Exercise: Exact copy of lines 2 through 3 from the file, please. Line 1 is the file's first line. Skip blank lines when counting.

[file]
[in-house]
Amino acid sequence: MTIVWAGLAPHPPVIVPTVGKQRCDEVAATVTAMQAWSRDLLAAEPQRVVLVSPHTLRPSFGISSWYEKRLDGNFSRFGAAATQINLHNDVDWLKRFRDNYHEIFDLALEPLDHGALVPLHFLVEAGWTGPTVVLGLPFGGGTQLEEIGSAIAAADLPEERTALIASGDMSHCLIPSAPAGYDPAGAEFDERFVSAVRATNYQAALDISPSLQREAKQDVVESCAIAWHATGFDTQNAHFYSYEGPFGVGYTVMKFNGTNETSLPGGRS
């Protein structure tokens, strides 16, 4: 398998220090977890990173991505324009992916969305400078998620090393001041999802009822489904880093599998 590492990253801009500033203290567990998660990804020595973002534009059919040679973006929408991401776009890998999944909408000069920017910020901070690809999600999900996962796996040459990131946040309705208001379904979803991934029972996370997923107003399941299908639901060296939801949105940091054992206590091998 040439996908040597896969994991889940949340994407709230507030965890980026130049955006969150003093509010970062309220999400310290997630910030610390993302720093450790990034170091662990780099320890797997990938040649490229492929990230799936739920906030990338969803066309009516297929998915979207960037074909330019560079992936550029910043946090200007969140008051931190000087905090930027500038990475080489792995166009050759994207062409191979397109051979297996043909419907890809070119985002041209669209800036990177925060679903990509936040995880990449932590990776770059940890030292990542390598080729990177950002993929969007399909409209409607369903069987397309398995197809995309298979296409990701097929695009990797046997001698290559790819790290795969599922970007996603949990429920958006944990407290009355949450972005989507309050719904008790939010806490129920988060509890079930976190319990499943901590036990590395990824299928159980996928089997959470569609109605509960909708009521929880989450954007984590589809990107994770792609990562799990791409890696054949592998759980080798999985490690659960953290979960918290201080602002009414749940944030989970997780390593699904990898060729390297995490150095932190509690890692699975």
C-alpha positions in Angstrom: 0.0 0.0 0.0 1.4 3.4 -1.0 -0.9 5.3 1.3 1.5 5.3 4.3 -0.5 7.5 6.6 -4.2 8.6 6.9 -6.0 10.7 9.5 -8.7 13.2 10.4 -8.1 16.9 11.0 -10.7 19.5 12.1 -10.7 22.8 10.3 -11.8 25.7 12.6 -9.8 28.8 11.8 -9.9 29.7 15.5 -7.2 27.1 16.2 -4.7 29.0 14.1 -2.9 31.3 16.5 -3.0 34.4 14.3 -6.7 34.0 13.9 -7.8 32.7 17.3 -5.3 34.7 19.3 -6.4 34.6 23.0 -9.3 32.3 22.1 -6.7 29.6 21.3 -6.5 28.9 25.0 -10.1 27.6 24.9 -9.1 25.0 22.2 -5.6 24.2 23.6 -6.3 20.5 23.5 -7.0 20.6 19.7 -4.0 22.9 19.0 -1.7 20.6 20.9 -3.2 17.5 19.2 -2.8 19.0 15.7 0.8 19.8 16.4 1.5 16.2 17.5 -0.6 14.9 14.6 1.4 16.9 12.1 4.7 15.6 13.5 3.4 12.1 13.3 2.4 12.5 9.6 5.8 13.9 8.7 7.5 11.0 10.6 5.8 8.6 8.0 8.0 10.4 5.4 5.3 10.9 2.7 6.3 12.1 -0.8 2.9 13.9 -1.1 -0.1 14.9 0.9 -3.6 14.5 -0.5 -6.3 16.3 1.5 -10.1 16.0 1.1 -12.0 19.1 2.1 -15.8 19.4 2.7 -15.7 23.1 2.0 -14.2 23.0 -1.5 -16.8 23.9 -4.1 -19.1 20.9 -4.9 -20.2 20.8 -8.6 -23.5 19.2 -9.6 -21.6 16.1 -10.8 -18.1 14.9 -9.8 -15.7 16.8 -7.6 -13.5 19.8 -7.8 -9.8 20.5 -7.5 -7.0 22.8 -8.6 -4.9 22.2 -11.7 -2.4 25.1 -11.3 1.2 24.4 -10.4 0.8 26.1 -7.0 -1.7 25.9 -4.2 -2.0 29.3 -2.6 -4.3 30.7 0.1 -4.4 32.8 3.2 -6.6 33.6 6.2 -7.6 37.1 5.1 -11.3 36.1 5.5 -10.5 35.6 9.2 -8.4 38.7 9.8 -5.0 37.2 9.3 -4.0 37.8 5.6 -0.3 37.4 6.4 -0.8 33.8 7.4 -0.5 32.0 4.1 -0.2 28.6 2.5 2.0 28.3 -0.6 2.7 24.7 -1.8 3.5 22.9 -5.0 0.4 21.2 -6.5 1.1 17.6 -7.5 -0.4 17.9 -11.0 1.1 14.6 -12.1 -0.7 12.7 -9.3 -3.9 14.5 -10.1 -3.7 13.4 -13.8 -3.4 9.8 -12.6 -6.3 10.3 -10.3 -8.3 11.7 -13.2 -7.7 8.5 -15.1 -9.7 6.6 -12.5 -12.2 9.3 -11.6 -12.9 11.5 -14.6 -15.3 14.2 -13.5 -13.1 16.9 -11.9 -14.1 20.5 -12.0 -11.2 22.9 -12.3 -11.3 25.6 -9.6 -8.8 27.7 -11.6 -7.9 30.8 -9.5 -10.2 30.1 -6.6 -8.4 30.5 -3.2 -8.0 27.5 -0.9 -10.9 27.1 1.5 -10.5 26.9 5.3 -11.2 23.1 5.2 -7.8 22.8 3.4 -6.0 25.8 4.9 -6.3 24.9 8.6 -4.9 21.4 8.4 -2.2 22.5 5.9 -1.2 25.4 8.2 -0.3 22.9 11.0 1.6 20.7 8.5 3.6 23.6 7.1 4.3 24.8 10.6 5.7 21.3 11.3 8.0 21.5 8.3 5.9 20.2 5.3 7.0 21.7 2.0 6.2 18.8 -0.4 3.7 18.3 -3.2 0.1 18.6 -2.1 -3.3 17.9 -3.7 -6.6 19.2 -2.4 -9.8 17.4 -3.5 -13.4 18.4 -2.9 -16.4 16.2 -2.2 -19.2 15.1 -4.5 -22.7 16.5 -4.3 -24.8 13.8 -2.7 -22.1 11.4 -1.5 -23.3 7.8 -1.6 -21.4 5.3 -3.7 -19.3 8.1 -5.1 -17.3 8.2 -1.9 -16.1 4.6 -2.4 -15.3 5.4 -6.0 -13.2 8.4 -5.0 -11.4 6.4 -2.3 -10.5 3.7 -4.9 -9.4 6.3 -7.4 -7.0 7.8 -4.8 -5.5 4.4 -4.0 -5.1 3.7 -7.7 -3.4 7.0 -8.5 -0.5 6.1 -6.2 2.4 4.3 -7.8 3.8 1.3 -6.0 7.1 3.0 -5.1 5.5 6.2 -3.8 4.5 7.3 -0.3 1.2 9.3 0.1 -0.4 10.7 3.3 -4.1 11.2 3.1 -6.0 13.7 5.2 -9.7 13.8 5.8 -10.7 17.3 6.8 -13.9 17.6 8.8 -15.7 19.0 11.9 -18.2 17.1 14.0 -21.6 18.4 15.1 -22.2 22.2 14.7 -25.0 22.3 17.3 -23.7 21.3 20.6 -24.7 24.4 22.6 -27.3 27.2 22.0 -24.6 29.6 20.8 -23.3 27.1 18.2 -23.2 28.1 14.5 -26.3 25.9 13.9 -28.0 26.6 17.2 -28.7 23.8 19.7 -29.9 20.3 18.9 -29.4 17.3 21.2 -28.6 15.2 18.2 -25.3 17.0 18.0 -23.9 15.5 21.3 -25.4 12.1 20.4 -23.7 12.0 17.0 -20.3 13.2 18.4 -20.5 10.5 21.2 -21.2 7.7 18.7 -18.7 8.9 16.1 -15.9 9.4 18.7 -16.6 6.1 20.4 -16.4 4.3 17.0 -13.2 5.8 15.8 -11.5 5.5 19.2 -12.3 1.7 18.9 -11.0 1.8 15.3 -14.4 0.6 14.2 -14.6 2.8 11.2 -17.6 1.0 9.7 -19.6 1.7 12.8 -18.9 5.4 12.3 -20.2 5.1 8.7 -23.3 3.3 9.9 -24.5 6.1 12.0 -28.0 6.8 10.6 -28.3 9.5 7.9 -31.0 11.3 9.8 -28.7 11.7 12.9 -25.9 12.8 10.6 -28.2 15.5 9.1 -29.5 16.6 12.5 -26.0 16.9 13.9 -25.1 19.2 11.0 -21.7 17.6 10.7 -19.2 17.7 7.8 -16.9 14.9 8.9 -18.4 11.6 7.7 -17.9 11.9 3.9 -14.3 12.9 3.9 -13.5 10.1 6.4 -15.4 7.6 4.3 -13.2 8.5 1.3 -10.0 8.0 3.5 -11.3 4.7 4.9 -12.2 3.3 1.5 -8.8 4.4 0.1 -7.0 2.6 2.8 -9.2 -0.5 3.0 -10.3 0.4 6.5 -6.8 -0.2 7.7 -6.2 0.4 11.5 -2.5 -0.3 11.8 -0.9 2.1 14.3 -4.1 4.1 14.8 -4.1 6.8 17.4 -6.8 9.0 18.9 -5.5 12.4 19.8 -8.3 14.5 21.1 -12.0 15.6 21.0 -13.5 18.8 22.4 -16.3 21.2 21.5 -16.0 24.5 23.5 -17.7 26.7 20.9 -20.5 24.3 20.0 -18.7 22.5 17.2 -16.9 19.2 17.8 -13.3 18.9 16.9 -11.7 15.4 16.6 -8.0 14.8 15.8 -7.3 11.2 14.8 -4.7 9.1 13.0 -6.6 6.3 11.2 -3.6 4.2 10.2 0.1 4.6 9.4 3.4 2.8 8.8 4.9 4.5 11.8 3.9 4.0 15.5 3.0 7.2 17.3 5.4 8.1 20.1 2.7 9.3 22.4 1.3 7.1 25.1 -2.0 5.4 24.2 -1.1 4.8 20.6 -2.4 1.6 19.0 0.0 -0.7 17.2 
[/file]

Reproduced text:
Amino acid sequence: MTIVWAGLAPHPPVIVPTVGKQRCDEVAATVTAMQAWSRDLLAAEPQRVVLVSPHTLRPSFGISSWYEKRLDGNFSRFGAAATQINLHNDVDWLKRFRDNYHEIFDLALEPLDHGALVPLHFLVEAGWTGPTVVLGLPFGGGTQLEEIGSAIAAADLPEERTALIASGDMSHCLIPSAPAGYDPAGAEFDERFVSAVRATNYQAALDISPSLQREAKQDVVESCAIAWHATGFDTQNAHFYSYEGPFGVGYTVMKFNGTNETSLPGGRS
């Protein structure tokens, strides 16, 4: 398998220090977890990173991505324009992916969305400078998620090393001041999802009822489904880093599998 590492990253801009500033203290567990998660990804020595973002534009059919040679973006929408991401776009890998999944909408000069920017910020901070690809999600999900996962796996040459990131946040309705208001379904979803991934029972996370997923107003399941299908639901060296939801949105940091054992206590091998 040439996908040597896969994991889940949340994407709230507030965890980026130049955006969150003093509010970062309220999400310290997630910030610390993302720093450790990034170091662990780099320890797997990938040649490229492929990230799936739920906030990338969803066309009516297929998915979207960037074909330019560079992936550029910043946090200007969140008051931190000087905090930027500038990475080489792995166009050759994207062409191979397109051979297996043909419907890809070119985002041209669209800036990177925060679903990509936040995880990449932590990776770059940890030292990542390598080729990177950002993929969007399909409209409607369903069987397309398995197809995309298979296409990701097929695009990797046997001698290559790819790290795969599922970007996603949990429920958006944990407290009355949450972005989507309050719904008790939010806490129920988060509890079930976190319990499943901590036990590395990824299928159980996928089997959470569609109605509960909708009521929880989450954007984590589809990107994770792609990562799990791409890696054949592998759980080798999985490690659960953290979960918290201080602002009414749940944030989970997780390593699904990898060729390297995490150095932190509690890692699975």